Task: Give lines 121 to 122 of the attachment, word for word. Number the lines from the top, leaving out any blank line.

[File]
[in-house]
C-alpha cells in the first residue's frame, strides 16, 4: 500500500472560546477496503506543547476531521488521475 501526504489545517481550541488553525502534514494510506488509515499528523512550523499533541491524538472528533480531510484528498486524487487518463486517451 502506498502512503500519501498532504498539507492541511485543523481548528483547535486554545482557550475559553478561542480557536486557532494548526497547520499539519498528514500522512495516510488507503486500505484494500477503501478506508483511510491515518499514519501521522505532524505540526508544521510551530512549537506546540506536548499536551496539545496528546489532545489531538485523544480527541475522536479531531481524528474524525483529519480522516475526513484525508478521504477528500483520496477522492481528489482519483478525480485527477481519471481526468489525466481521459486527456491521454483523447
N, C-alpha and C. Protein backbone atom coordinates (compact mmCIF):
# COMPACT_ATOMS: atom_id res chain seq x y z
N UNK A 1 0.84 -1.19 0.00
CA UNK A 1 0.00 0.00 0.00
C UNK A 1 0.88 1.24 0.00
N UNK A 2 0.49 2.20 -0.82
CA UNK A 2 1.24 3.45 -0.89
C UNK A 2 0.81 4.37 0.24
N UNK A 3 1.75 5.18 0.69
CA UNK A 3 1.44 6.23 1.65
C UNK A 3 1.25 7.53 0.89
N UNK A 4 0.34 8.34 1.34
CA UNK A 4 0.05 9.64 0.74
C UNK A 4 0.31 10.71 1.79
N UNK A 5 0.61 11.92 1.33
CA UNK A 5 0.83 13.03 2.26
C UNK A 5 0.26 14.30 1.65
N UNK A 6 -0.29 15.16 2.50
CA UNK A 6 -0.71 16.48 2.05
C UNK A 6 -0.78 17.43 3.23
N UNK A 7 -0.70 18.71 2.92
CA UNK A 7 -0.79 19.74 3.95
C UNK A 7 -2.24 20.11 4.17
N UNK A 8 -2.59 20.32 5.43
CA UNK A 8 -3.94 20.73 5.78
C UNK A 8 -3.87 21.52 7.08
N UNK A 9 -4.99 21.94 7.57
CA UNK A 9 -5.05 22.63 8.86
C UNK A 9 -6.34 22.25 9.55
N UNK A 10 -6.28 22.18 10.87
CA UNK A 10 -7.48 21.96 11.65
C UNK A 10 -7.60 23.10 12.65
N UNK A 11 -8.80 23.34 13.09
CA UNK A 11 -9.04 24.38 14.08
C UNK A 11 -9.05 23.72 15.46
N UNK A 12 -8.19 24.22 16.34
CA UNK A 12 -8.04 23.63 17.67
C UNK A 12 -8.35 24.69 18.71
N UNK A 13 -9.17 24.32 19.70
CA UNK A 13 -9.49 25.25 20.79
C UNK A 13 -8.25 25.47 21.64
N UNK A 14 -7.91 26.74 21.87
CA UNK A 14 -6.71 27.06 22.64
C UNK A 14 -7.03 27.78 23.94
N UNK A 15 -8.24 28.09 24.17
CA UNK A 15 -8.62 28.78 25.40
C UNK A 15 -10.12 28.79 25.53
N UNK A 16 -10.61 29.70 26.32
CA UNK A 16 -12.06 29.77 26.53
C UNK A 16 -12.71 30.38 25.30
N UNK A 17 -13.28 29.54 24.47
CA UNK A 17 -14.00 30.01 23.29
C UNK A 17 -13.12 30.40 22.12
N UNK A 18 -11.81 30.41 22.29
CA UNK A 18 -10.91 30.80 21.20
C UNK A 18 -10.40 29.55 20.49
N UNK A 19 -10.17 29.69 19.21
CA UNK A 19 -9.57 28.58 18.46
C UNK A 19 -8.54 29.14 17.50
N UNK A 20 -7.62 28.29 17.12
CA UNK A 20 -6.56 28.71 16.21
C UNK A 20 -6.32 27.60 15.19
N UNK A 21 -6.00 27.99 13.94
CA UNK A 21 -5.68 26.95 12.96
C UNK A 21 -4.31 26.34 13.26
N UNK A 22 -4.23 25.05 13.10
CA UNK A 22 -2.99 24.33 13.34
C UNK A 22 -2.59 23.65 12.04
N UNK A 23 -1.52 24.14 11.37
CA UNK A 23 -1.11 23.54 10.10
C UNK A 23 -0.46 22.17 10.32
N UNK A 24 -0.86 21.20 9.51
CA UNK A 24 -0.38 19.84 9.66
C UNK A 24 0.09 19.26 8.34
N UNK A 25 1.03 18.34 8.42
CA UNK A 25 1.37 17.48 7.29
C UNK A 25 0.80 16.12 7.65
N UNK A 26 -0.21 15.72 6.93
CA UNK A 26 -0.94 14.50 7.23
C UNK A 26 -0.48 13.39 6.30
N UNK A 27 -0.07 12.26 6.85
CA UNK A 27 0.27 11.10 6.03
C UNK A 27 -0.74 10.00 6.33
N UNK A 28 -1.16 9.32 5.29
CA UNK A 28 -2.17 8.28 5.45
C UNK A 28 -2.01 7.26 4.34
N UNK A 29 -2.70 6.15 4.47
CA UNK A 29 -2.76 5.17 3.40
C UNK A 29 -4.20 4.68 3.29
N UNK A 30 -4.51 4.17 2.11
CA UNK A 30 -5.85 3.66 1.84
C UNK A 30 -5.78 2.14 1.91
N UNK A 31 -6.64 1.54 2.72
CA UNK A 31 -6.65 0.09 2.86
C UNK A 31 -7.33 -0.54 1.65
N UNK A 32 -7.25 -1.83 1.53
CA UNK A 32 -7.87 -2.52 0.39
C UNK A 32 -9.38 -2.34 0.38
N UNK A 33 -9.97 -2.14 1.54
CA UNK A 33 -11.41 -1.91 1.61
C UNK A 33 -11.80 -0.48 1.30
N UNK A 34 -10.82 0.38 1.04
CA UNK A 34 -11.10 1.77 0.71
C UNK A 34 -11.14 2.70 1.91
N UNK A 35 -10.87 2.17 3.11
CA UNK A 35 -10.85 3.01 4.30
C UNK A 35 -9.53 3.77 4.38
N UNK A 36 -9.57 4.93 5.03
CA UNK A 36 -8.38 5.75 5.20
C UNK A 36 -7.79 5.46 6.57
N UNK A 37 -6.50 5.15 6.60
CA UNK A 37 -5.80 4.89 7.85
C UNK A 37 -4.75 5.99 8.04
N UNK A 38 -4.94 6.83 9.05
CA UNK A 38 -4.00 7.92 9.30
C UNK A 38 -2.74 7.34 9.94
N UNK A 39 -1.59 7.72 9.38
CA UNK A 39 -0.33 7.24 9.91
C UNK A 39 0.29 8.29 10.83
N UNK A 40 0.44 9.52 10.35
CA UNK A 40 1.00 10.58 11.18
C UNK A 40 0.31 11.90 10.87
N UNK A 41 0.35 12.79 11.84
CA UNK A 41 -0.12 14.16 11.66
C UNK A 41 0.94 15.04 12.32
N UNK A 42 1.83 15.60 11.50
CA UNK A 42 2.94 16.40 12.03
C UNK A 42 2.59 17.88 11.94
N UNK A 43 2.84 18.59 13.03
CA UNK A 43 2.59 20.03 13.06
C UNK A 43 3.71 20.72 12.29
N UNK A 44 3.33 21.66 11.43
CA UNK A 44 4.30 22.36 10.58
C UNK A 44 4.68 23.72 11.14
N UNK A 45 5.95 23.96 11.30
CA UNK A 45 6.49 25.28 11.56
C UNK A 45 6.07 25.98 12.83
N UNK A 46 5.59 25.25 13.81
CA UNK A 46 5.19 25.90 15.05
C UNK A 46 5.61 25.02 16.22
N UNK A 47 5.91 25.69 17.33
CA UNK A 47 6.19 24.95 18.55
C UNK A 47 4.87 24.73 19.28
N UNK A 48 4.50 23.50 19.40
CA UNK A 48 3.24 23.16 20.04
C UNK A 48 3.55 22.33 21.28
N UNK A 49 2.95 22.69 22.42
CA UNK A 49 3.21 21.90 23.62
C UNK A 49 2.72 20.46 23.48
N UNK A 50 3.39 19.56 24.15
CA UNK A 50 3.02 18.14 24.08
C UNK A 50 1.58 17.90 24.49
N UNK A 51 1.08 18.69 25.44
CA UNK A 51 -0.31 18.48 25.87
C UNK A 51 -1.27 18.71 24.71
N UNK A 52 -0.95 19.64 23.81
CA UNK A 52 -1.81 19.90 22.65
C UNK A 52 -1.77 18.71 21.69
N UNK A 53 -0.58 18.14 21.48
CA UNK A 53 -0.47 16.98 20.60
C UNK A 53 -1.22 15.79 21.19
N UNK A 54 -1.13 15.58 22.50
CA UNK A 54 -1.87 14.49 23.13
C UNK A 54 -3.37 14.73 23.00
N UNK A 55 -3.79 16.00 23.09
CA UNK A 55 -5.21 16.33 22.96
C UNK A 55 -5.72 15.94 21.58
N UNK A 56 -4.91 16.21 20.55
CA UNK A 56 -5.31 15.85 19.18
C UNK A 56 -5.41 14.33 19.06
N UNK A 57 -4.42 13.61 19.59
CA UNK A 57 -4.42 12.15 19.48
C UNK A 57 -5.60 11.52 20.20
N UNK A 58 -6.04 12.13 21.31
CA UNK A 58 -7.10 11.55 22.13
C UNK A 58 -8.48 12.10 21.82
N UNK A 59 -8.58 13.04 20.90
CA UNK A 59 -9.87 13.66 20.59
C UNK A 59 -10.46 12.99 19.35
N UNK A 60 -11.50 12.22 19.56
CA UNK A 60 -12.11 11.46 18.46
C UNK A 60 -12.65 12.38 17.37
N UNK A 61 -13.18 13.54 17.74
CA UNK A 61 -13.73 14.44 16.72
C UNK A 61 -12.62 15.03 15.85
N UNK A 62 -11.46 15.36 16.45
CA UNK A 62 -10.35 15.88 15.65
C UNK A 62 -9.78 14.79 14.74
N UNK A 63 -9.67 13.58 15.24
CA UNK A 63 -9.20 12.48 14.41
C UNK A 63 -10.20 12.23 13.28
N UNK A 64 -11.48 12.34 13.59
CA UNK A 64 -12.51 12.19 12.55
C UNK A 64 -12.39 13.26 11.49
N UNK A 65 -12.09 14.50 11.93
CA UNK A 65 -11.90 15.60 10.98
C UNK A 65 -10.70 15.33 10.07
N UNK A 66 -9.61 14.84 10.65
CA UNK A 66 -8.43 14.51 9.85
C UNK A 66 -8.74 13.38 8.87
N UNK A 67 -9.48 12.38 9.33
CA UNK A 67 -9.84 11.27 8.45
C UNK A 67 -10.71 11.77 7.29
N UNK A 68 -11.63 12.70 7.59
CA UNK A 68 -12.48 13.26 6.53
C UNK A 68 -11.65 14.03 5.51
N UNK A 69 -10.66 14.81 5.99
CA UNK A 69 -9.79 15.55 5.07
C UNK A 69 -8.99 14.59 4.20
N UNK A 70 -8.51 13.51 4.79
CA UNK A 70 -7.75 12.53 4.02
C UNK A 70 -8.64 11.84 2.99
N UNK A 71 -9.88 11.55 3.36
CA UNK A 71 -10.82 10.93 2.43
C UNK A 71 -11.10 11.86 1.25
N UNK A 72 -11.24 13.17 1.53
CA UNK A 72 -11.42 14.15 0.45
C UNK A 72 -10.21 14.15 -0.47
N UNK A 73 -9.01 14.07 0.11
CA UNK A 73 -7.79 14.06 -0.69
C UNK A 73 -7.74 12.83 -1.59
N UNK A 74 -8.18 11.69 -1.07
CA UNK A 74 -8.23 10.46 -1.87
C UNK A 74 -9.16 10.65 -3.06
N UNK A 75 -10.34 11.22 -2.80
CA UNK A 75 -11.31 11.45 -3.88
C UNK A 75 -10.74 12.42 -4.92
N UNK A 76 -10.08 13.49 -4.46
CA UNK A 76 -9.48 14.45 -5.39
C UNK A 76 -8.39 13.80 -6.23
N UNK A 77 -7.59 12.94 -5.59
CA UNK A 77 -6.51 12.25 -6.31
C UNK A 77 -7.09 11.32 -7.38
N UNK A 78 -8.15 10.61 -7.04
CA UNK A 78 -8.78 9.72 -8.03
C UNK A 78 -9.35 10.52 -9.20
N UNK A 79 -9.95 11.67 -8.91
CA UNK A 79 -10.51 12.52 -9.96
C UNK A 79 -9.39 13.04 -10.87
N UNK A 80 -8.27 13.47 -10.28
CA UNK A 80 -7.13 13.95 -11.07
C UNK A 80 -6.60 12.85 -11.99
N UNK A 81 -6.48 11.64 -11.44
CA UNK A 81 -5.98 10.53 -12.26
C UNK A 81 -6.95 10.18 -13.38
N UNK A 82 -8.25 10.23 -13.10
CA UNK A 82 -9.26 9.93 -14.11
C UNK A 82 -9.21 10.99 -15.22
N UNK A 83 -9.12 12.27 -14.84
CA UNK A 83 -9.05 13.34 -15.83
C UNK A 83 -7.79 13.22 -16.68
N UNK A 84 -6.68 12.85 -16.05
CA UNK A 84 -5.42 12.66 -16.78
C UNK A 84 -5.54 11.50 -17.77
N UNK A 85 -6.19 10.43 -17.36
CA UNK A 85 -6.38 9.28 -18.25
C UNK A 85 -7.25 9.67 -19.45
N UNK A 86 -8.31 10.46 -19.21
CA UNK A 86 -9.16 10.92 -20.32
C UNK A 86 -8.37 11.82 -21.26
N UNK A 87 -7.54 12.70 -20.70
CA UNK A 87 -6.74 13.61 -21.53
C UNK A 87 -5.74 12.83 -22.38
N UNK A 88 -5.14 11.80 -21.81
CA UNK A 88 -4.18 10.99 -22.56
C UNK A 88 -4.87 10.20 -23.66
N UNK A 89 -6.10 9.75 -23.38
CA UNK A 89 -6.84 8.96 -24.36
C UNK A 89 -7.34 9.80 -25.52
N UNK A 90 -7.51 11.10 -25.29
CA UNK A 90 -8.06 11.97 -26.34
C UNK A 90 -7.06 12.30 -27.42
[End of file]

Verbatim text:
C UNK A 39 0.29 8.29 10.83
N UNK A 40 0.44 9.52 10.35